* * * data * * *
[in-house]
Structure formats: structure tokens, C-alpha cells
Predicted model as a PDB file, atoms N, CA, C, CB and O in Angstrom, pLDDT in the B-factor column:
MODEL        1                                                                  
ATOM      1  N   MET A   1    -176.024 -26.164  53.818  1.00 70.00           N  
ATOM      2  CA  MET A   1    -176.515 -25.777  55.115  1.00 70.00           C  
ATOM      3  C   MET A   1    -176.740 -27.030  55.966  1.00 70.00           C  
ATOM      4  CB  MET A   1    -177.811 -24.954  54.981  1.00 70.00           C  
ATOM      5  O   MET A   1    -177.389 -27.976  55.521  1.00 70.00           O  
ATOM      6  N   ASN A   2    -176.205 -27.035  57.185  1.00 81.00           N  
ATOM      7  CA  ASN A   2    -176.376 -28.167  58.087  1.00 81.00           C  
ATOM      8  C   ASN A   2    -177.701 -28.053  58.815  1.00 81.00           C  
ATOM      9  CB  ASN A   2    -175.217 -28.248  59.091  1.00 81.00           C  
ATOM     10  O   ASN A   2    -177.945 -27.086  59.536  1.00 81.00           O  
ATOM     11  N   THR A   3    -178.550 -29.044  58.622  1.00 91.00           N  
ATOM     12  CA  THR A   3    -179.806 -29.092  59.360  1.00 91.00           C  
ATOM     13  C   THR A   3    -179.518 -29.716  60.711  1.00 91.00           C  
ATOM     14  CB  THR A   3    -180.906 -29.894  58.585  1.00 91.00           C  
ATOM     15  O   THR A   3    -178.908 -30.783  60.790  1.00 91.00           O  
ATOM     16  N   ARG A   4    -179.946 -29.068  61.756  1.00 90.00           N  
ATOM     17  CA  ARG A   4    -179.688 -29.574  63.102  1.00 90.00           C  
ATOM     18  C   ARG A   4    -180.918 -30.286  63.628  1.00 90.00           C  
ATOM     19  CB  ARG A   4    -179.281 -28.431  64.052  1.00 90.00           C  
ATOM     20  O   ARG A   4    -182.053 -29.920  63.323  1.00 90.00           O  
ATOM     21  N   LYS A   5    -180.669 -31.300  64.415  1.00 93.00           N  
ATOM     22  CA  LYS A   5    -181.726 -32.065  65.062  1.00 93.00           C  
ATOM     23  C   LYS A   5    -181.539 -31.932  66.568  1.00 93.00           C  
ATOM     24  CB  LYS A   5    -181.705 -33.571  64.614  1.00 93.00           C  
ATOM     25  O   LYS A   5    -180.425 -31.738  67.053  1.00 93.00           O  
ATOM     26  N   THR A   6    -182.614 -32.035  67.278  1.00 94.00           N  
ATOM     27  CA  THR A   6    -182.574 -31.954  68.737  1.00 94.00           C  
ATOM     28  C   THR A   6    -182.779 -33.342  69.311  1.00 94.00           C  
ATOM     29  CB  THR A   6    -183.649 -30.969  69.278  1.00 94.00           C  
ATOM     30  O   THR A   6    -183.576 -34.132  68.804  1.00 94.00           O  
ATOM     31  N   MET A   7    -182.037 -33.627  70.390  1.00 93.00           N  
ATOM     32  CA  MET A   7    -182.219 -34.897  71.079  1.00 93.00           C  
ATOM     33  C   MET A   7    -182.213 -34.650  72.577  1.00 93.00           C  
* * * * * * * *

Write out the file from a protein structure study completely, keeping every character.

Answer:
[in-house]
Structure formats: structure tokens, C-alpha cells
Predicted model as a PDB file, atoms N, CA, C, CB and O in Angstrom, pLDDT in the B-factor column:
MODEL        1                                                                  
ATOM      1  N   MET A   1    -176.024 -26.164  53.818  1.00 70.00           N  
ATOM      2  CA  MET A   1    -176.515 -25.777  55.115  1.00 70.00           C  
ATOM      3  C   MET A   1    -176.740 -27.030  55.966  1.00 70.00           C  
ATOM      4  CB  MET A   1    -177.811 -24.954  54.981  1.00 70.00           C  
ATOM      5  O   MET A   1    -177.389 -27.976  55.521  1.00 70.00           O  
ATOM      6  N   ASN A   2    -176.205 -27.035  57.185  1.00 81.00           N  
ATOM      7  CA  ASN A   2    -176.376 -28.167  58.087  1.00 81.00           C  
ATOM      8  C   ASN A   2    -177.701 -28.053  58.815  1.00 81.00           C  
ATOM      9  CB  ASN A   2    -175.217 -28.248  59.091  1.00 81.00           C  
ATOM     10  O   ASN A   2    -177.945 -27.086  59.536  1.00 81.00           O  
ATOM     11  N   THR A   3    -178.550 -29.044  58.622  1.00 91.00           N  
ATOM     12  CA  THR A   3    -179.806 -29.092  59.360  1.00 91.00           C  
ATOM     13  C   THR A   3    -179.518 -29.716  60.711  1.00 91.00           C  
ATOM     14  CB  THR A   3    -180.906 -29.894  58.585  1.00 91.00           C  
ATOM     15  O   THR A   3    -178.908 -30.783  60.790  1.00 91.00           O  
ATOM     16  N   ARG A   4    -179.946 -29.068  61.756  1.00 90.00           N  
ATOM     17  CA  ARG A   4    -179.688 -29.574  63.102  1.00 90.00           C  
ATOM     18  C   ARG A   4    -180.918 -30.286  63.628  1.00 90.00           C  
ATOM     19  CB  ARG A   4    -179.281 -28.431  64.052  1.00 90.00           C  
ATOM     20  O   ARG A   4    -182.053 -29.920  63.323  1.00 90.00           O  
ATOM     21  N   LYS A   5    -180.669 -31.300  64.415  1.00 93.00           N  
ATOM     22  CA  LYS A   5    -181.726 -32.065  65.062  1.00 93.00           C  
ATOM     23  C   LYS A   5    -181.539 -31.932  66.568  1.00 93.00           C  
ATOM     24  CB  LYS A   5    -181.705 -33.571  64.614  1.00 93.00           C  
ATOM     25  O   LYS A   5    -180.425 -31.738  67.053  1.00 93.00           O  
ATOM     26  N   THR A   6    -182.614 -32.035  67.278  1.00 94.00           N  
ATOM     27  CA  THR A   6    -182.574 -31.954  68.737  1.00 94.00           C  
ATOM     28  C   THR A   6    -182.779 -33.342  69.311  1.00 94.00           C  
ATOM     29  CB  THR A   6    -183.649 -30.969  69.278  1.00 94.00           C  
ATOM     30  O   THR A   6    -183.576 -34.132  68.804  1.00 94.00           O  
ATOM     31  N   MET A   7    -182.037 -33.627  70.390  1.00 93.00           N  
ATOM     32  CA  MET A   7    -182.219 -34.897  71.079  1.00 93.00           C  
ATOM     33  C   MET A   7    -182.213 -34.650  72.577  1.00 93.00           C  